Privacy & Publicity
Social media has redefined privacy
Alice E. Marwick's previous and ongoing work on privacy, in collaboration with Microsoft Research scholar danah boyd, has greatly contributed to evolving discussions of the nature of privacy in debates of social media policy, and her discussions of privacy in this text will be of great interest to digital writing and rhetoric researchers. Marwick (2013) made a distinction between micro-celebrities and self-branders in the focus and the use of private information. Micro-celebrities, Marwick argued, are supposed to reveal private information that feels authentic, while self-branders "edit private moments in the name of brand consistency" (p. 198). Here Marwick made one of her book's primary critiques: This practice of self-branding inspires an overly corporate, safe-for-work persona that prevents individuals from expressing more creative, less corporate-friendly elements of themselves. Marwick described self-branding as a "paradox": "if one's projected self is both 'authentic' and 'businesslike,' the assumption becomes that people never do anything that would be considered unbusinesslike, illegal, or controversial in any way" (p. 199). Self-branding, like other Web 2.0 practices, becomes a way to police behavior.
Marwick's discussion of the practice of lifestreaming revealed the complex ways in which private and public are approached within this culture. She defined lifestreaming as "the capturing and broadcasting of personal information to large, networked audiences" (p. 206). Lifestreaming includes practices like checking into locations with Facebook or Foursquare, playing and tracking music with Spotify, recording workouts with RunKeeper or Fitbit, and using GoodReads to share one's reading habits. Marwick argued that lifestreaming should be understood "as an act of publicity" (p. 207). Lifestreamers have a sophisticated understanding of the consequences of publishing personal information online, and Marwick argued that they carefully weigh "their need for publicity with their desire to control their own online image. The necessity of presenting an edited self to the world requires a careful understanding of the risks and benefits of information sharing" (p. 207). While discussions of social media and personal information usually occur within discourses of privacy, Marwick's participants did not see themselves as losing privacy but "gaining publicity" (p. 229).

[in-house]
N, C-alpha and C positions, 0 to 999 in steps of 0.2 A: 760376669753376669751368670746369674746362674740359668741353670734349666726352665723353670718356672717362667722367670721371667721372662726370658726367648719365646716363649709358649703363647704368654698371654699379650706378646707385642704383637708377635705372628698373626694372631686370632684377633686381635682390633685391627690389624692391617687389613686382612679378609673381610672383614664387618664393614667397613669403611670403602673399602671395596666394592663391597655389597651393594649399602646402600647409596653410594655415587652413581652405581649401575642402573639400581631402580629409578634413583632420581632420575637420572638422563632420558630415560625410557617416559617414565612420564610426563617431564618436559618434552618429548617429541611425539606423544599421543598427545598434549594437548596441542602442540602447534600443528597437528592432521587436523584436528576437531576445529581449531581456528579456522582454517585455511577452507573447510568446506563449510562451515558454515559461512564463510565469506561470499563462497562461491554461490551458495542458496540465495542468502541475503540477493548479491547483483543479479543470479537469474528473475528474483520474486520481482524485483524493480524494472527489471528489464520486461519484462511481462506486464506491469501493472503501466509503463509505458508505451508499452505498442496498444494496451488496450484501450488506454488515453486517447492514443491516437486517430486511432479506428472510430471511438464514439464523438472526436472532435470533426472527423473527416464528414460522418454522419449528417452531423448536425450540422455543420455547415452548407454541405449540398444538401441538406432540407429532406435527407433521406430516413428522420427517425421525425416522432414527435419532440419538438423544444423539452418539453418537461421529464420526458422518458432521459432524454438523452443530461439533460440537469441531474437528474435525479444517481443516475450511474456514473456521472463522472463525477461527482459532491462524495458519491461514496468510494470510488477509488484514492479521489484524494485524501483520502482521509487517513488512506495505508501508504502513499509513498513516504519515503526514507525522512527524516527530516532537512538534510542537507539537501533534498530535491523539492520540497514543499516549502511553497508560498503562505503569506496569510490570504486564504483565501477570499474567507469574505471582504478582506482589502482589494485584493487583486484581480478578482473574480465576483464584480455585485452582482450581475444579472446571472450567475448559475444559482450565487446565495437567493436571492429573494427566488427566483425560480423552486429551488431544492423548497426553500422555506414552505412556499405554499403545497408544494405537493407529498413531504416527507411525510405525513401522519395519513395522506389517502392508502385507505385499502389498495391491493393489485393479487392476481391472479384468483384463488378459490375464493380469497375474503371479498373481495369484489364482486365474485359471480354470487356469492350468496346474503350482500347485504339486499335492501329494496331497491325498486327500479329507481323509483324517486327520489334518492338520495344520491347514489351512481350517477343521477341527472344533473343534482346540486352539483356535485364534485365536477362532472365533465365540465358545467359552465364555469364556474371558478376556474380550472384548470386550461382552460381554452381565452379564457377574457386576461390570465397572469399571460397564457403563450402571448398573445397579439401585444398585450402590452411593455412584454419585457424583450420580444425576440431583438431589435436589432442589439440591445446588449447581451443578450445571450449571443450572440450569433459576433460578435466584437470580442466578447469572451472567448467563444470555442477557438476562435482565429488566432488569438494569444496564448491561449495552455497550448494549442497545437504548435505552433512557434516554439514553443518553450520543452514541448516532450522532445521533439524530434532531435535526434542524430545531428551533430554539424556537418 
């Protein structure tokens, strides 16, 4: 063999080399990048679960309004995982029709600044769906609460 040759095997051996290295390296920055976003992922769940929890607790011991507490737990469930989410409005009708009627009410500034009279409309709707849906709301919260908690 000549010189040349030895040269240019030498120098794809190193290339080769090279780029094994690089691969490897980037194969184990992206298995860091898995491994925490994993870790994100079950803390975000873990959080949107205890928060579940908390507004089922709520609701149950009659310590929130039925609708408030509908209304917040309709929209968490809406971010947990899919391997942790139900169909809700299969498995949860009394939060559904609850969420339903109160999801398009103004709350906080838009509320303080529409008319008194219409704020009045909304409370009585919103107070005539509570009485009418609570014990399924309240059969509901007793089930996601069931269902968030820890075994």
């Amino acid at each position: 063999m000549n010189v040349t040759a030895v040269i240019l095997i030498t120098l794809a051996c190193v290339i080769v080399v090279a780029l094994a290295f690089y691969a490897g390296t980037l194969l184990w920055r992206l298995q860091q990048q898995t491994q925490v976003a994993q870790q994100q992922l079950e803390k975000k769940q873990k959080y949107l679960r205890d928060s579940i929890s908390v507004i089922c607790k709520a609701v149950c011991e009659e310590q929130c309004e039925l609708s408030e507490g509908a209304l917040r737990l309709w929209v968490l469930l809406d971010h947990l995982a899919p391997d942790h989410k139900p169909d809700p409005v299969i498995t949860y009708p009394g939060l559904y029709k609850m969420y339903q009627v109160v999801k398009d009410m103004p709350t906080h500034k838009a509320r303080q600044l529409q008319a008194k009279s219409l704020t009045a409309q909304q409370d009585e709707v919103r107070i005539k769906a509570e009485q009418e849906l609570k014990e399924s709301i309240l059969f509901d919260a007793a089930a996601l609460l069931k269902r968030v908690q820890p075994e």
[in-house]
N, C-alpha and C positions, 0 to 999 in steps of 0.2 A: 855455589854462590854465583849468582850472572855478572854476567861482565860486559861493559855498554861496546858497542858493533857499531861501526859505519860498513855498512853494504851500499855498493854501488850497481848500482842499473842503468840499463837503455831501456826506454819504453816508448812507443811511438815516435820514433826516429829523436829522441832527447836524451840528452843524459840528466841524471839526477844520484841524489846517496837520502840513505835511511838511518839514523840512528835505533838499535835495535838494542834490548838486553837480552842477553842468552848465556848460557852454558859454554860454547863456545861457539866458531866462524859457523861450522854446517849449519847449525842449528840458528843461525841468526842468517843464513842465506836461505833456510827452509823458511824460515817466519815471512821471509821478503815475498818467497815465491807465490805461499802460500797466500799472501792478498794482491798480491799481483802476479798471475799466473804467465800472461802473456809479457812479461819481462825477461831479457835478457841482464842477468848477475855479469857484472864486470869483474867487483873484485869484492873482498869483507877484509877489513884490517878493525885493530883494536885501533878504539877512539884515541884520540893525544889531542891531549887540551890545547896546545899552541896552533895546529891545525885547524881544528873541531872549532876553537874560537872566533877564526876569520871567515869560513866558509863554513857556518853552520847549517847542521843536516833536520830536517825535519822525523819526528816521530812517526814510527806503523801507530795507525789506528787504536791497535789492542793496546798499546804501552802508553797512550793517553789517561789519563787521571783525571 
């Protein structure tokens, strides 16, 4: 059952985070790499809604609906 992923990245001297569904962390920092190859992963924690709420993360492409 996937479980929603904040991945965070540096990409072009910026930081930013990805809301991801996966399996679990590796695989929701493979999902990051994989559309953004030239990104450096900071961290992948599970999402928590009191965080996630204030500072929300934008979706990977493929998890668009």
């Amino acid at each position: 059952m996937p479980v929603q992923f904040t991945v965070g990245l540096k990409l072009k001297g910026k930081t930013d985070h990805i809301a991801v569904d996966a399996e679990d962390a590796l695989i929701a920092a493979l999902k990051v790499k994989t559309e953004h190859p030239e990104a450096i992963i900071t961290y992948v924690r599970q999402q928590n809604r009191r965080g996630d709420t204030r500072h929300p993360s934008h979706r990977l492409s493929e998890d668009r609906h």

Marwick complicated the public/private binary by describing three ways in which her participants considered their own online information. The first was seeing social media as freedom; living a public life meant that one had nothing to hide. This viewpoint sees transparency as fostering democracy and creating a society where everyone can be authentic without judgment. Others felt that strategically publicizing some elements allowed them to be more private about other aspects of their personal lives. Finally, a third group saw publicity through lifestreaming in much the same way as more traditional publicity and celebrity: It was a way to maintain one's personal brand. Marwick exposed the assumption that lifestreaming is a wholly unfiltered image of one's daily activity, describing it instead as a "carefully edited, purposeful construction of self" (p. 242). Rather than seeing these activities as evidence of a lack of concern about privacy, Marwick argued that researchers should instead consider them as strategic performances of a particular view of one's identity.